Certainty and control. Most people taking a plea bargain are making some calculation about their future. The major considerations being the damaging effects of a conviction entering on their master criminal record, license sanctions, and/or incarceration. With a plea bargain clients have a sure thing. At the trial level there is no longer a guarantee of anything and the determination of guilt will be made by the judge or jury. Though some deferrals can be motioned for at sentencing they are no longer ‘in the bag’. Moreover, to some degree, a plea allows the defendant to control what goes on the public record. He or she can limit the admission to the facts and prevent the airing of dirty laundry that comes with a trial. Many take a plea to avoid the emotional toll that a trial will take them.

What are the disadvantages of plea bargaining?

Forgoing trial and giving up the chance to tell your side of the story. When a defendant pleas there is no trial. They automatically surrender any chance of a not guilty verdict. A not guilty verdict guarantees no jail time or probation. Also, defendants taking a plea cannot tell their side of story. Often, as a matter of principle, this is very difficult for defendants. In cases where the proofs are weak, giving up the right to a trial may be foolish for defendants. Alternatively, where evidence is strong, mitigation through plea bargaining may be a more favorable route.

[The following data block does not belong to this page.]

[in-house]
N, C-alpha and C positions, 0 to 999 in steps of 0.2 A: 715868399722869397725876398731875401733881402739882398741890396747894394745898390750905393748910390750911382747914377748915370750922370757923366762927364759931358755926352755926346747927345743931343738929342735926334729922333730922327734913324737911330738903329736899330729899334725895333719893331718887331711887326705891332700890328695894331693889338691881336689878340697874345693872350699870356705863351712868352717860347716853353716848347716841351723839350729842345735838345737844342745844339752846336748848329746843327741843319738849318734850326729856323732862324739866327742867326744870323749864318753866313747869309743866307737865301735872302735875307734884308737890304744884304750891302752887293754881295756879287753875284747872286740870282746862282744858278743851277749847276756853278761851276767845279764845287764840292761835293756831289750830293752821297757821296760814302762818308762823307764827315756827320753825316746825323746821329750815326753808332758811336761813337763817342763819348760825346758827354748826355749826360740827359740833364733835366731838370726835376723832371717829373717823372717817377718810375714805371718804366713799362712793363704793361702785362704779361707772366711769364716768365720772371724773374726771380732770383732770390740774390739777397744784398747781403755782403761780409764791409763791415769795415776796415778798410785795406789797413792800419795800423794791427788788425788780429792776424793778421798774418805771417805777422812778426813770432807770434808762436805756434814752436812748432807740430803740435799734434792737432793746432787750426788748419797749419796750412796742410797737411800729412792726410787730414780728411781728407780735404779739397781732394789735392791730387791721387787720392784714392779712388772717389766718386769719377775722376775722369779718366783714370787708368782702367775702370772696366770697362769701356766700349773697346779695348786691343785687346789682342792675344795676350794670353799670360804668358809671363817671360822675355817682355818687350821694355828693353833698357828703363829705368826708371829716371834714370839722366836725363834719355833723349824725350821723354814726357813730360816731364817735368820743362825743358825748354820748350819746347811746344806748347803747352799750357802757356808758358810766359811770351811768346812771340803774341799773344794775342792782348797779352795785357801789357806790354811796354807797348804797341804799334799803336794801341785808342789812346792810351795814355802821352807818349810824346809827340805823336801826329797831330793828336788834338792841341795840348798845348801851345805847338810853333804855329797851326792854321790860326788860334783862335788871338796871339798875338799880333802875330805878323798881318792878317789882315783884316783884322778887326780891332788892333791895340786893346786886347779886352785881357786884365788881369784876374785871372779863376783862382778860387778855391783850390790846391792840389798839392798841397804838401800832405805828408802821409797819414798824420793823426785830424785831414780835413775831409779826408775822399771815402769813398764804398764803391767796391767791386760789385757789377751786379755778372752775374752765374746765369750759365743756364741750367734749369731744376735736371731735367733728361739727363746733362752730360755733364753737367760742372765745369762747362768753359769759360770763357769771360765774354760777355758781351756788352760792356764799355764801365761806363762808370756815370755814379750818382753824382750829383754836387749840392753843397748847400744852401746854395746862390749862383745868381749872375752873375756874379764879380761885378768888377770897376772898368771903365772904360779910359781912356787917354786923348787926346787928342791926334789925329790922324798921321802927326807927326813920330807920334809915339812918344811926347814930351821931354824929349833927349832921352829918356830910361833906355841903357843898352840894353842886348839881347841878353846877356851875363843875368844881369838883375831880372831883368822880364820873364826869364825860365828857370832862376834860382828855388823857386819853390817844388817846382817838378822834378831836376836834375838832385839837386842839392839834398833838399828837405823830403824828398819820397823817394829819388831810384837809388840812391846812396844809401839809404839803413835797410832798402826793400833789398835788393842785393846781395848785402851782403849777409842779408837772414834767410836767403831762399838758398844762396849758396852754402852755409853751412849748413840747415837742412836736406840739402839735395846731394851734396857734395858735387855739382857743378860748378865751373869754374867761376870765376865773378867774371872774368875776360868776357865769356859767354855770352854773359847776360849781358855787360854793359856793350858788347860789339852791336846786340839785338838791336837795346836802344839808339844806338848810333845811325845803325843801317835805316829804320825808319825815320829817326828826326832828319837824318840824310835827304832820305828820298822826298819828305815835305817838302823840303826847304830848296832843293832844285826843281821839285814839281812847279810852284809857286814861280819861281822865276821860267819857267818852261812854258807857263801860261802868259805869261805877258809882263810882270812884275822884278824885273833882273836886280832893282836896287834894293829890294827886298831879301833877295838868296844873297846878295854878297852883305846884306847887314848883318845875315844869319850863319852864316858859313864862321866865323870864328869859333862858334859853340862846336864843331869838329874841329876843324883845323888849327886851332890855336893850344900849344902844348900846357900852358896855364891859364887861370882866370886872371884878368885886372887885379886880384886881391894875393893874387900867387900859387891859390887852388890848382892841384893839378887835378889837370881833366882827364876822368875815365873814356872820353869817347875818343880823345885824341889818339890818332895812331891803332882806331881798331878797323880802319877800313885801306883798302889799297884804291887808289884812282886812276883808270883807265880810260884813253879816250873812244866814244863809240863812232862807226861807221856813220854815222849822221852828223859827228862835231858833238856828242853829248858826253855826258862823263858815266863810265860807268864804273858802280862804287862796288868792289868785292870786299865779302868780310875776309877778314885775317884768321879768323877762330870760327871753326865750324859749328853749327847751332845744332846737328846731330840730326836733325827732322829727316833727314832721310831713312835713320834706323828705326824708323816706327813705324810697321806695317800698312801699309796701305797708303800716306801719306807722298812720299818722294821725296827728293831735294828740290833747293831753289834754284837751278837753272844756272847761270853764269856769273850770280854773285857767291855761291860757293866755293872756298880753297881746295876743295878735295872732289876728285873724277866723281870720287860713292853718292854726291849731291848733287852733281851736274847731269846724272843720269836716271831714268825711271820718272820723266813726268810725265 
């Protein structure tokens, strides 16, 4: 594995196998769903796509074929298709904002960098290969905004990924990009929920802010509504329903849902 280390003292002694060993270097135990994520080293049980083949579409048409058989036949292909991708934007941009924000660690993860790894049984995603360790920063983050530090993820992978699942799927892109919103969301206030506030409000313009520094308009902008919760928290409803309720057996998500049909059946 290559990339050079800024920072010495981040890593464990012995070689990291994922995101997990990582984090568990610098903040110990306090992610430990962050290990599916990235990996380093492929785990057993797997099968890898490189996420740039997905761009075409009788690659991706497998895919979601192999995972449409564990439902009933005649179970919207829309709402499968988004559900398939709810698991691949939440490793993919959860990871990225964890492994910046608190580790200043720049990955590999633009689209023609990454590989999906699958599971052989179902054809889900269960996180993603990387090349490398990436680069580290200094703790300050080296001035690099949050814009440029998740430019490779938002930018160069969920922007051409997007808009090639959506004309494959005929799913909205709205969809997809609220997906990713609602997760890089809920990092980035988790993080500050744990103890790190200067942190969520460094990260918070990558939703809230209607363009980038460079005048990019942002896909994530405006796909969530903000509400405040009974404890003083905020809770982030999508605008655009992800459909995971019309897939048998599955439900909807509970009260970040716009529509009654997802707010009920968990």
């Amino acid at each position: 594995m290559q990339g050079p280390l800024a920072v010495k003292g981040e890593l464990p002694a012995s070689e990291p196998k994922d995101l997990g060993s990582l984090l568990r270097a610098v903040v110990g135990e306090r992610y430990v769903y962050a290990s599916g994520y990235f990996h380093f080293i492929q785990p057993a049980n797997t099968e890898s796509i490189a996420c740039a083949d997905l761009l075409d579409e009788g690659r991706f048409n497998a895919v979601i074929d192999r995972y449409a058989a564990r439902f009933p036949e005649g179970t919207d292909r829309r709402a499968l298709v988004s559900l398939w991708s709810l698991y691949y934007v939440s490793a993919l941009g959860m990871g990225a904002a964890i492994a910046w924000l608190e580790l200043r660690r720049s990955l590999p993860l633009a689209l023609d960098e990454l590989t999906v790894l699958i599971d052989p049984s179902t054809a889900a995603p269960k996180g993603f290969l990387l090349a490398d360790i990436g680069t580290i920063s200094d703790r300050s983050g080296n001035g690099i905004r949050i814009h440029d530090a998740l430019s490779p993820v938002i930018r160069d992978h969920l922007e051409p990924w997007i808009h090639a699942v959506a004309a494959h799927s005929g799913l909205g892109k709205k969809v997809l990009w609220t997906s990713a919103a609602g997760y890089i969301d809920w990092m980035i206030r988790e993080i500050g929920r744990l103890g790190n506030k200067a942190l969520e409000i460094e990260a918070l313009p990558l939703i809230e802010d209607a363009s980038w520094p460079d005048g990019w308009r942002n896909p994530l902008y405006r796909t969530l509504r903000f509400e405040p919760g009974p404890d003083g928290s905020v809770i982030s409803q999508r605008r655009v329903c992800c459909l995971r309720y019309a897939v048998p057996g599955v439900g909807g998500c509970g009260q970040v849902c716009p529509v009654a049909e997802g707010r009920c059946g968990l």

If a plea is offered once will it be offered again?

Not necessarily. Considering the policy of pleas (expediting the judicial process) prosecutors will often condition an exceptional deal on taking it that day. Our experience is that playing adjournment roulette in hopes of a better deal often has the opposite effect. It irritates the prosecution and a good deal can be yanked because of the defendant’s obstinacy. Prosecutors regularly remind counsel, “just because this is being offered today doesn’t mean you’ll get it next time.” However, reasonable adjournments or adjournments based on lack of evidence do not normally foreclose the possibility of a favorable plea bargain.

Does the Lawyer Have to Disclose All Plea Offers to the Client?

Yes. Counsel has a duty to communicate all formal plea offers to the client. This is sometimes frustrating to clients, especially those dead-set on trials. However, going through the entire pretrial process and exploring all favorable dispositions short of trial is in a defendant’s best interest. Oftentimes a client who is adamantly against plea bargaining will change their mind between the office consultation and the pretrial date.

How Does a Defendant Take a Plea?

A plea must be knowing, voluntary, and intelligent. When the judge takes a plea the defendant has to state it was not the result of an off-the-record promise or threat. Further they must state they are doing so knowing they are giving up their right to a trial. Defendants must then admit to each element of the offense prior to the court entering a conviction. Sometimes where there is a convoluted fact pattern defense counsel can assist the defendant by taking them through the elements of the offense step by step on the record.

In Conclusion

Our office deals with cases involving plea bargains nearly every day. To that end, we are qualified to evaluate if any bargain being offered is fair and make recommendations as to whether or not you should consider accepting it. Taking a plea is a serious consideration often with drastic and unforeseen consequences. To hedge your bets you want attorneys that are knowledgeable of a plea’s repercussions and further who will fight to get you the best deal possible. We specialize in criminal defense cases and always advise clients on the merits of any deal being offered by the prosecution. If you are in legal trouble in Macomb, Wayne, or Oakland County contact the Abdo Law Firm today, free of charge, to discuss your pending legal matter.